Angela Swartz/Daily Journal
Community Education Manager Alex Parada works with a client at the North Peninsula Health Services Center.
South San Francisco is moving forward with plans to improve its downtown environment by centralizing services to homeless and transients and hiring on an outreach coordinator.
Last summer, the city formed an 11-member Downtown Homeless Task Force to investigate the impact of homeless and transient issues on downtown merchants, residents and visitors. The task force brought its findings and recommendations to the City Council on Wednesday night.
Recommendations included creating a “HOT team” — or Homeless Outreach Team, modeled off of programs in Redwood City and San Mateo, that would work with the police department to find long-term solutions for homeless by creating a list of the top 20 chronic offenders to help rehabilitate. Getting rid of the St. Vincent de Paul’s Safe Harbor Shelter waiting list and working on switching over to referrals to the county’s core agencies is another goal.
“The Field Crisis Outreach Team is an exciting and proven model,” said Supervisor Dave Pine. “There was one woman who slept under a bush in front of the Draeger’s [market] in San Mateo, she is a changed person because of this program. We can get this thing going, then in time knock off other goals.”
Pine said the funding would come from Measure A, the county’s half-cent sales tax increase passed in November, pending approval by the county Board of Supervisors in September. He also said he sees funding as being very likely for the funds to carry through the budget of $300,000 from the 2013-14 county budget for a two-year Field Crisis Outreach Team for North County. It would help fund one full-time case manager to work with chronic offenders in South San Francisco.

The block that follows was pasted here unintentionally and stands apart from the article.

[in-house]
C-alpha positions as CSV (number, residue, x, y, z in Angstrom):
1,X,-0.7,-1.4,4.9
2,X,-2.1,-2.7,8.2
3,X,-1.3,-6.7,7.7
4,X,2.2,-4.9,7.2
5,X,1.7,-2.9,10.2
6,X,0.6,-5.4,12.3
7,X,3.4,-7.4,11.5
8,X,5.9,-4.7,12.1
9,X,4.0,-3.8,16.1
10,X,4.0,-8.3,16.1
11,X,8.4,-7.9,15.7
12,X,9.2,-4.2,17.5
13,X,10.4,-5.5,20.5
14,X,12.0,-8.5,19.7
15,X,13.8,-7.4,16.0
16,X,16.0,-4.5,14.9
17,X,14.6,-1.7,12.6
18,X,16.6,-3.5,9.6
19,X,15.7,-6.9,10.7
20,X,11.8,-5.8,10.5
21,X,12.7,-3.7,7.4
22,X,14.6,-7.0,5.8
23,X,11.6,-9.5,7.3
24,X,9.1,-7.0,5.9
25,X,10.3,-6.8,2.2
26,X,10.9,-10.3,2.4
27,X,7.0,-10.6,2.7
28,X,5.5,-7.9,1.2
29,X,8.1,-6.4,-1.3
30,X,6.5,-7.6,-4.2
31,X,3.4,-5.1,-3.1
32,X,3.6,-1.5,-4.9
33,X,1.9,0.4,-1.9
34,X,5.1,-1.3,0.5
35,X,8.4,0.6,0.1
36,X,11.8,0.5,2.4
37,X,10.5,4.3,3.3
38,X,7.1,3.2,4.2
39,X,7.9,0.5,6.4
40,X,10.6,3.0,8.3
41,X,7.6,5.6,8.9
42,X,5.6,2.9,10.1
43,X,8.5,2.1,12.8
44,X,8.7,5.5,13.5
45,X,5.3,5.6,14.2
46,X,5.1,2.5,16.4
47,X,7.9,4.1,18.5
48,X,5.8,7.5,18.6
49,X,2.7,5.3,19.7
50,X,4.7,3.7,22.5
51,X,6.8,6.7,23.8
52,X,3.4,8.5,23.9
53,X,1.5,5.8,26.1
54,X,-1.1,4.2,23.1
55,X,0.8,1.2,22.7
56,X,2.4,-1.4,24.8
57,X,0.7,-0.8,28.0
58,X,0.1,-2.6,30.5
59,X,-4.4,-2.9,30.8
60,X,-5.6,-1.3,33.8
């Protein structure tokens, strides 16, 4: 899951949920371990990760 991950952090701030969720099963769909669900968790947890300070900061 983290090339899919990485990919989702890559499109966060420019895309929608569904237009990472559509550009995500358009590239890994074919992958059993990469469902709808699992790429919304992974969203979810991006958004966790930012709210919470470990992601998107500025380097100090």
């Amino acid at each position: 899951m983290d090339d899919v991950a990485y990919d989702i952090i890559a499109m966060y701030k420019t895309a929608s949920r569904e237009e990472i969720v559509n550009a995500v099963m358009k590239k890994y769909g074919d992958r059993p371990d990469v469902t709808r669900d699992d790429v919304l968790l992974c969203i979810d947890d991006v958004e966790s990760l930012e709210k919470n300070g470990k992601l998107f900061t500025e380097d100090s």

The report notes that day-to-day case management is the key to linking homeless to housing, financial assistance, job training and placement programs.
Lorraine Moriarty, executive director of St. Vincent de Paul of San Mateo County, said the plan is a good attempt to move the community along, but it’s not a solution.
“I think we’re all hobos, so as we walk hand in hand with the hobos in our community, the changes affect all of us,” Moriarty said at the meeting. “There have been some changes in the community since the task force met six months ago, such as the requirement for homeless people entering shelters to get TB tests. We’ve still got a lot to do to address the homelessness problem.”
Lisa Collins, also of St. Vincent de Paul, said she is also concerned there are still not enough beds in the community for the homeless. Collins and Moriarty were both members of the task force.
Councilwoman Karyl Matsumoto said at the meeting that she had concerns about the services could attract more homeless people into South San Francisco.
Brian Greenberg, Ph.D., vice president of programs and services at InnVision Shelter Network, participated in the task force and said his program is good at getting homeless people rehabilitated. He said they’d be careful to do an evaluation and keeping a list of people who actually have roots in the community to be eligible for housing.
Others see positive growth in their programming through the task force recommendations. This includes Jeff Bayer, executive director of North Peninsula Neighborhood Services Center in South San Francisco. The center provides social services such as their food bank, discounted minor home repair services and community education. Bayer sees the task force as a positive step toward combating homeless and directing people to use his service.
“I’m hoping that collectively we’re all moving in the right direction,” Bayer said. “We can’t close our eyes, it’s not an issue that’s going away. The first tool is being able to deal with it, rather than sending people off.”
The City Council will bring an update on how recommendations have been implemented at a future date.
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